Of Gardeners and Christians

Homily for the Eleventh Sunday of Ordinary Time, Year B.

One of the earliest memories that I have is of my family camping at the Royal Gorge in Colorado. I was about a year and a half old at the time. And for the longest time I thought this memory was just a nightmare until I learned that it actually happened. My entire family, tent and all, almost blew away. I distinctly remember my dad and oldest brother standing at the corners of the tent trying to keep it on the ground as I snuggled in my sleeping bag and clutched my stuffed Thumper. Another early memory that I have is when my family began a garden at our home in Greendale. I was about two years old at the time. I remember the excitement of the occasion as well as all topsoil that we had to lug from one part of the yard to the other. From that point on, we planted a garden almost every year. My favorite part of the garden, of course, was eating the fruits of our labor. My least favorite part of the garden was the labor. Eating was the job for me; planting, watering, weeding, and picking were great jobs for my brothers and sisters. Although I am a Baumgardner, I am no gardener. I’m a disgrace to the name.

It’s unfortunate, because the qualities that make for a good gardener also make for a good Christian. It’s no accident that Jesus uses examples from gardening and agriculture in His parables about the Kingdom of God. It’s not just because Jesus lived in an agrarian society. There were, after all, a great diversity of jobs and occupations at the time of Jesus. Not everyone was a farmer. Joseph was a carpenter. Peter was a fisherman. Matthew was a tax collector. Paul was a tentmaker. Lydia was a dealer in purple cloth. Jesus uses examples from gardening and agriculture not primarily because they are familiar examples but because they are the best examples.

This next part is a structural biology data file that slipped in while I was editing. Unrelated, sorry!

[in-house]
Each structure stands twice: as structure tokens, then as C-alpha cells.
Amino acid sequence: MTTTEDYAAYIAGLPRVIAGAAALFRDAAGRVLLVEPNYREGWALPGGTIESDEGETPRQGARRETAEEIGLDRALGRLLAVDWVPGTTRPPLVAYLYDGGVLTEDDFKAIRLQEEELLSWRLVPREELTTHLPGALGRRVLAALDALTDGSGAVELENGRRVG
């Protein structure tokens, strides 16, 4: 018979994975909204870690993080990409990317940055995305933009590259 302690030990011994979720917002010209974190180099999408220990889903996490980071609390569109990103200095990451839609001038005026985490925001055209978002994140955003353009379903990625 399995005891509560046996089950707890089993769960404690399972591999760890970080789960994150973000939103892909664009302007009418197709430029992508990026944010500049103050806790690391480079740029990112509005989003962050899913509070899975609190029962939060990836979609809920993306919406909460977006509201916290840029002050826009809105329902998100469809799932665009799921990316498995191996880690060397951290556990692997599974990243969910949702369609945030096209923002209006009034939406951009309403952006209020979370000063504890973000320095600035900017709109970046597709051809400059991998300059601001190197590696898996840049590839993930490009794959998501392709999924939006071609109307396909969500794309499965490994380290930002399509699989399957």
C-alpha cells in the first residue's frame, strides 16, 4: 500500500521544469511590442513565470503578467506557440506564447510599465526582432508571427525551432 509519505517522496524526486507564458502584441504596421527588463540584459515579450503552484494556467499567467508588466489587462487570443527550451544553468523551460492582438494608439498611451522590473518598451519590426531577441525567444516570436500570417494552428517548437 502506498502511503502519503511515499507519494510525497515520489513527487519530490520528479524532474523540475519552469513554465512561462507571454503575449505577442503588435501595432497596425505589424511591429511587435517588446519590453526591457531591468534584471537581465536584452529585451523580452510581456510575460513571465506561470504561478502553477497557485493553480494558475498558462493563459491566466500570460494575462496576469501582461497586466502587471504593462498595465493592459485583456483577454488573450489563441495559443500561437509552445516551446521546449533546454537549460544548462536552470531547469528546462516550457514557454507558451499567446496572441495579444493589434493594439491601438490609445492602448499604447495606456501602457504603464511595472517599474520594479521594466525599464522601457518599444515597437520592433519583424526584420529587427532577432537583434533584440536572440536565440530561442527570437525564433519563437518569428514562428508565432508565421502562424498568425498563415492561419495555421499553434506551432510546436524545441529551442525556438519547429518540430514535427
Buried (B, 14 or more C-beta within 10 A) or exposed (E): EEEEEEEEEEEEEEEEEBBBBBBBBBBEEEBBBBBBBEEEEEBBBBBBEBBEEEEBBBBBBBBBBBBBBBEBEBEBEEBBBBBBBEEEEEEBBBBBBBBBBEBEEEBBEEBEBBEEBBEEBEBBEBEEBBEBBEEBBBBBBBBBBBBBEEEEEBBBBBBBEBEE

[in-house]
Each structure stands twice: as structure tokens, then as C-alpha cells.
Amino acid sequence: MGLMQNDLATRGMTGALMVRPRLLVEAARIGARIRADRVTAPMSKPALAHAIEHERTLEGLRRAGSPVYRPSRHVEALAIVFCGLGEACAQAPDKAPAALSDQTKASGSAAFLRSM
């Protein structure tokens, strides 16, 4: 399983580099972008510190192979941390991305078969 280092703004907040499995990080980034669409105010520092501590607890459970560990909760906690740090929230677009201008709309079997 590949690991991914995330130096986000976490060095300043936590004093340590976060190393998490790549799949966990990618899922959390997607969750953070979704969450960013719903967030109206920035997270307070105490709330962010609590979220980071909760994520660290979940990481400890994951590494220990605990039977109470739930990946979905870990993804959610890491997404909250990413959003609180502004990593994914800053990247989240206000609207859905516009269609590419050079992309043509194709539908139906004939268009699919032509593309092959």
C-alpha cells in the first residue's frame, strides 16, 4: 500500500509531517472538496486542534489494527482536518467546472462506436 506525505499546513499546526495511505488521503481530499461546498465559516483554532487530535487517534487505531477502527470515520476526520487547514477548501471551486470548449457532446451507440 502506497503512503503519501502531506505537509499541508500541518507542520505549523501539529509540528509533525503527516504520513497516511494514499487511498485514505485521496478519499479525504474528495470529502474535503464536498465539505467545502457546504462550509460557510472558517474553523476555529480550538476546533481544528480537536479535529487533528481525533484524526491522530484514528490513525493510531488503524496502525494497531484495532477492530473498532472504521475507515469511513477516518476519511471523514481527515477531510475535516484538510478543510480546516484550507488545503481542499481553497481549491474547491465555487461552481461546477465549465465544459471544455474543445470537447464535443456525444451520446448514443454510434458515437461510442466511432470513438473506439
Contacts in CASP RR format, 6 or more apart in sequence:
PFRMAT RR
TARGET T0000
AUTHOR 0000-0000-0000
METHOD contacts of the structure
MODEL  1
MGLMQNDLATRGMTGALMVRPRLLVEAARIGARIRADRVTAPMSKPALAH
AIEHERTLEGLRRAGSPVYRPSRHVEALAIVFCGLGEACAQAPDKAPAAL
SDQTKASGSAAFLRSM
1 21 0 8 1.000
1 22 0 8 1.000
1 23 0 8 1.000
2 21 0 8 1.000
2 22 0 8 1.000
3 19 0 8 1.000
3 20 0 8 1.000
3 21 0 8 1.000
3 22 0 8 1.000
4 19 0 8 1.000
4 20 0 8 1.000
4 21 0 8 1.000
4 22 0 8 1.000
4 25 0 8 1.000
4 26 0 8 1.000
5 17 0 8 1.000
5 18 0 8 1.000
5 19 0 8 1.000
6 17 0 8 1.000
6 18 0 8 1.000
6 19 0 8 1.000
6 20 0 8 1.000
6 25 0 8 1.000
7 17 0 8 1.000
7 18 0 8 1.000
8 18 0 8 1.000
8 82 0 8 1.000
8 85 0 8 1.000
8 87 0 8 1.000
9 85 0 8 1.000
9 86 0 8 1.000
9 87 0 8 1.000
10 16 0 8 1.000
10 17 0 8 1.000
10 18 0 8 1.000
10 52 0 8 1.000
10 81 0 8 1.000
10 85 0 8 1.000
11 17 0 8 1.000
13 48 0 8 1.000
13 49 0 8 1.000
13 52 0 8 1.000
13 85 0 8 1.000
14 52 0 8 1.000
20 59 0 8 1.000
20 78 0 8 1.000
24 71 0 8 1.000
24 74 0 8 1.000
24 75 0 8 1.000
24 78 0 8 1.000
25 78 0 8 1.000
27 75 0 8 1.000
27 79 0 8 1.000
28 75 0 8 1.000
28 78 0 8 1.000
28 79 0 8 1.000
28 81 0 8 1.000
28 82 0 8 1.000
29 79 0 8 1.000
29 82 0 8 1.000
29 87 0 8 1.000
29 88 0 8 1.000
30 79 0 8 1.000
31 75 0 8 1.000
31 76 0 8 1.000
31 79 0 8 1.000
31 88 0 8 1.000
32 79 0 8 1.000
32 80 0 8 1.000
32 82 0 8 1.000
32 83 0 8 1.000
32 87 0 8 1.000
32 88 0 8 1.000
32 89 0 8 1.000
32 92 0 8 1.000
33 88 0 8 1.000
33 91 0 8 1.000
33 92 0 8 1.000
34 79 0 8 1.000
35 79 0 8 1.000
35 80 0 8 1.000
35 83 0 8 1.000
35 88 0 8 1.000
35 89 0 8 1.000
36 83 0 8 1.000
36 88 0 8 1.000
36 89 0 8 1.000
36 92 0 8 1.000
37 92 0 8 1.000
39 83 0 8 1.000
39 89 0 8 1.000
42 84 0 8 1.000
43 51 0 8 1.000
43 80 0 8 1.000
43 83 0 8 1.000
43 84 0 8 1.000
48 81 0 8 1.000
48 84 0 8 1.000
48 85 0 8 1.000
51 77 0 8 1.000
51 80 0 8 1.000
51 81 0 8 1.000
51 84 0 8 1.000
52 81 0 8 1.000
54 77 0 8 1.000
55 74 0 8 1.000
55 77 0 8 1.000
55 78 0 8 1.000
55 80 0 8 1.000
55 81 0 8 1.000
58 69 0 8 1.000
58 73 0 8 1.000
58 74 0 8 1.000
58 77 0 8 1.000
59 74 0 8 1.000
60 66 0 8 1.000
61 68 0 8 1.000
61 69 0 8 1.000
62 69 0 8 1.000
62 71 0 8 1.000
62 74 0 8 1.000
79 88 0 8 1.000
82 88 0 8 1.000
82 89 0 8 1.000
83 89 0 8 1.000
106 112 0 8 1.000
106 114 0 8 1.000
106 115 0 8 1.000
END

The growth of the Kingdom of God is more like the growth of crops or a mustard tree than the building of a table or the manufacturing of a tent. A carpenter and tentmaker have much more control over their final product. It’s nothing more and nothing less than what they make of it. They come up with the design, they assemble the materials, and they put them together. Not so with gardening. No gardener designs his crops from the bottom up. Even if he breeds his crops or genetically modifies them, his role in designing the final product is much less significant than the carpenter or tent maker. The gardener also doesn’t cause the growth of his crops in the same way that a carpenter and tentmaker cause the building or manufacturing of their products. The carpenter and tentmaker have a much more direct role in this. The gardener can plant, water, trim, and feed his crops, but he doesn’t assemble or put them together. He can do his best to ensure the best conditions for growth, but he doesn’t cause the growth itself. Every stem, branch, flower, and fruit that grows is due to forces of nature ultimately beyond his control. “Of its own accord the land yields the fruit, first the blade, then the ear, then the full grain in the ear.” So also with the Kingdom of God: As Christians, we can provide the best conditions for its growth, but we do not cause the growth itself.